A leopard trail in a concrete jungle
Mumbai’s Sanjay Gandhi National Park remains something of a mystery to vast swathes of the city’s population
Despite being one of the few major national parks in the world located within a city, Mumbai’s Sanjay Gandhi National Park remains something of a mystery to vast swathes of the city’s population. But the 103 sq. km park, among those with the highest density of leopards in the country, is a constant source of delight for nature lovers.
Take, for example, the restricted zone known as Shilonda Trail. Best explored with the help of a naturalist, this 4km trail opens only twice a year—in January and during the monsoon (June-September).
It begins with a sparse bit of scrubland, lush right now. This season is, in fact, the best time to visit Shilonda. Each week brings with it plants, flowers, birds, animals and insects that are rarely sighted for the rest of the year. If you’re accompanied by a guide, you can even expect to spot the occasional leopard pug mark.
“One often hears calls from bolting chitals (deer) and birds, signalling the presence of a big cat in the radius. I can guarantee the leopards must have seen us way more times than we have seen them,” says naturalist Nikit Surve, who conducts a guided exploration of the trail for city-based cycling and adventure company Mumbai Riders. Surve also conducted the first scientific census of leopards in the Sanjay Gandhi National Park in 2015-16. According to it, there are 40 leopards, or one for every 2.6 sq. km, in the park.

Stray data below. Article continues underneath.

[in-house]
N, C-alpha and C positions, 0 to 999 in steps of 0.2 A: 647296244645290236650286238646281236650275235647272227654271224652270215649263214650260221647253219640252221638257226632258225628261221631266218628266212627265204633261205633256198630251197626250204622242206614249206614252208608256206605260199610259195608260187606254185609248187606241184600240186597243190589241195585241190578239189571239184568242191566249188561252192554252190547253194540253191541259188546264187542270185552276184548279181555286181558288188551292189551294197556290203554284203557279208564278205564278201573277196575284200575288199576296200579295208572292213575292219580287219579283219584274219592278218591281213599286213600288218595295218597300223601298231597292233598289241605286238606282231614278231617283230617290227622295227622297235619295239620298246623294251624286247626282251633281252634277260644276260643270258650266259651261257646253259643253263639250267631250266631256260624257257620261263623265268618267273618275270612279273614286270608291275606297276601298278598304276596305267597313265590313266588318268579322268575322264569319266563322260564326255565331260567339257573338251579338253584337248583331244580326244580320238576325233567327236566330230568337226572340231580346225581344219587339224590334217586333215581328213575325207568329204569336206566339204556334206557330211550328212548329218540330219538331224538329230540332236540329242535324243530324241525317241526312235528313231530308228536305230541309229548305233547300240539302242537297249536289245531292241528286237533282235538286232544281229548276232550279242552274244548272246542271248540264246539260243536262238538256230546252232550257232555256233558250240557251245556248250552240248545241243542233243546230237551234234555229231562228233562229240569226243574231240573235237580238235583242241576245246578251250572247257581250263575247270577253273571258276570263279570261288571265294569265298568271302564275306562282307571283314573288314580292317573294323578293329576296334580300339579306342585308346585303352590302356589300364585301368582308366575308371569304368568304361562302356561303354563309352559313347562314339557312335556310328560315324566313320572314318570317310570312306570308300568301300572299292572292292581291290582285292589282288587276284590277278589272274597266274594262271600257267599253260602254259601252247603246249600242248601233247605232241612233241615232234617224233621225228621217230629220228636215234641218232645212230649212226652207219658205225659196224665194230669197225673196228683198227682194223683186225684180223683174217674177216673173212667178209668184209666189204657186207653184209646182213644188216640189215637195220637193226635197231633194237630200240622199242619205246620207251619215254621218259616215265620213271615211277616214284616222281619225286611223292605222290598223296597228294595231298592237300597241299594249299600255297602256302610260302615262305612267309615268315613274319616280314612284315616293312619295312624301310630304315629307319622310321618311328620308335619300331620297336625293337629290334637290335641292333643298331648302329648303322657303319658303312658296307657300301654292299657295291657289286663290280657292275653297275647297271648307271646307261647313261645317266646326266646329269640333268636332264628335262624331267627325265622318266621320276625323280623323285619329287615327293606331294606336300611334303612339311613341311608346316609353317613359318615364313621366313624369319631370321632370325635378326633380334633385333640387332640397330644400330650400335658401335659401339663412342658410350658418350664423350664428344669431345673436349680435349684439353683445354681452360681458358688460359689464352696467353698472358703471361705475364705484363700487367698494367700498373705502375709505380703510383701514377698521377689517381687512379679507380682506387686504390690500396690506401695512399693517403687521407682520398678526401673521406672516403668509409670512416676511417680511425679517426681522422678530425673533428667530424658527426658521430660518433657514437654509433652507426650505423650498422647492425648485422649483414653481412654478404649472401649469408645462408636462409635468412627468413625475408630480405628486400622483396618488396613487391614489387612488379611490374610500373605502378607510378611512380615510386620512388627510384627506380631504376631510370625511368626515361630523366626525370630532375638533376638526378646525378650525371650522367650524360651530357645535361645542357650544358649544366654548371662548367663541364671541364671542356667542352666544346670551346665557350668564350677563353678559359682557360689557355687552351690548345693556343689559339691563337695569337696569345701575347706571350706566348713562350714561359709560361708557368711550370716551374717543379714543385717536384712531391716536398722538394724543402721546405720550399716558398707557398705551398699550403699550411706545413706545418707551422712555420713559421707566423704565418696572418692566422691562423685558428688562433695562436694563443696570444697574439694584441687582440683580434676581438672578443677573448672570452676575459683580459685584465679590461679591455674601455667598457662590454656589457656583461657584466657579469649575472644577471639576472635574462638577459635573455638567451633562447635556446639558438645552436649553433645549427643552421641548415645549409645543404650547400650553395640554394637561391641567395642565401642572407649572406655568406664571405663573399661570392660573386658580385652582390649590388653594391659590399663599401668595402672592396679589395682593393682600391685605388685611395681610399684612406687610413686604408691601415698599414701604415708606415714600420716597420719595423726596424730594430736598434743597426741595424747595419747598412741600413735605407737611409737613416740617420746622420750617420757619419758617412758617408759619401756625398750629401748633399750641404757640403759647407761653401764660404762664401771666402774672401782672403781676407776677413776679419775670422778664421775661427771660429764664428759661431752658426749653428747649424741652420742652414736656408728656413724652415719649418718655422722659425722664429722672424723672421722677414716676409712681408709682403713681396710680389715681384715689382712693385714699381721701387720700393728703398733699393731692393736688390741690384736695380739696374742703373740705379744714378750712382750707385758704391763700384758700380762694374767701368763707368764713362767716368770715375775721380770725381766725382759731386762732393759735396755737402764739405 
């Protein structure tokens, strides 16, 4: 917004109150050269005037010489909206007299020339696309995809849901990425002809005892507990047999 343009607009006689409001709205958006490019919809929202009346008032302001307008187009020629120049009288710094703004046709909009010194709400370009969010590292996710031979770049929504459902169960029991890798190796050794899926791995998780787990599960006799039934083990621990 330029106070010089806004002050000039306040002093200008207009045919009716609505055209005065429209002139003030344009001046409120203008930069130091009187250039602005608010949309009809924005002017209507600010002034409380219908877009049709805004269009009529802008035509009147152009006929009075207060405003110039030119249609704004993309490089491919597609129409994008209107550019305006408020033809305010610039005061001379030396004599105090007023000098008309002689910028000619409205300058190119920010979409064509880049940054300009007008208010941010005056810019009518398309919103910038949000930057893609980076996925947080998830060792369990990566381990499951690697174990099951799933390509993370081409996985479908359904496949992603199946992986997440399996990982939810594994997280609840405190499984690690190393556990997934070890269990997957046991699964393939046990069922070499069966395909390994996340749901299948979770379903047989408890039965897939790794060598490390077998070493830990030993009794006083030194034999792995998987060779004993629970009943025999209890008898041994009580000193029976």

Rishi Shah, the co-founder of Mumbai Riders, says: “When I realized what Shilonda offers, we immediately collaborated with Nikit for it. Up to 80% of our participants haven’t stepped into the national park before, let alone a restricted trail. It’s overwhelming to see their happy faces. The kids are the most curious lot of all, even during a downpour.”
Some of the rare flora includes cup and saucer plants, lilies, and haldu trees. These attract a variety of birds, from the more commonly seen flowerpeckers to the comparatively exotic racket-tailed drongos, as well as bhardwajs and bulbuls. Some trails throw up captivating sights, like a caterpillar spinning itself a cocoon, or a mongoose scampering near a stream that often swells up during the monsoon.
“After years of research, the forest never fails to amaze me with the constant change over the monsoon months. Each time I’m here, it has something new to offer, quite distinct from the non-monsoon months,” says Surve.
■ Wear clothes in quick-dry fabric if you want to take a quick dip in the stream or avoid walking in the rain drenched.
■ Carry water (plastic bottles aren’t allowed), some light snacks and mosquito repellent.
Nikit Surve will be conducting the Shilonda Trail for Mumbai Riders on 22 and 29 July and 12 August. For bookings, call the park office at 022-28868686 between 7.30am-5.30pm. For more details, visit Facebook.com/mumbairiders.mr.
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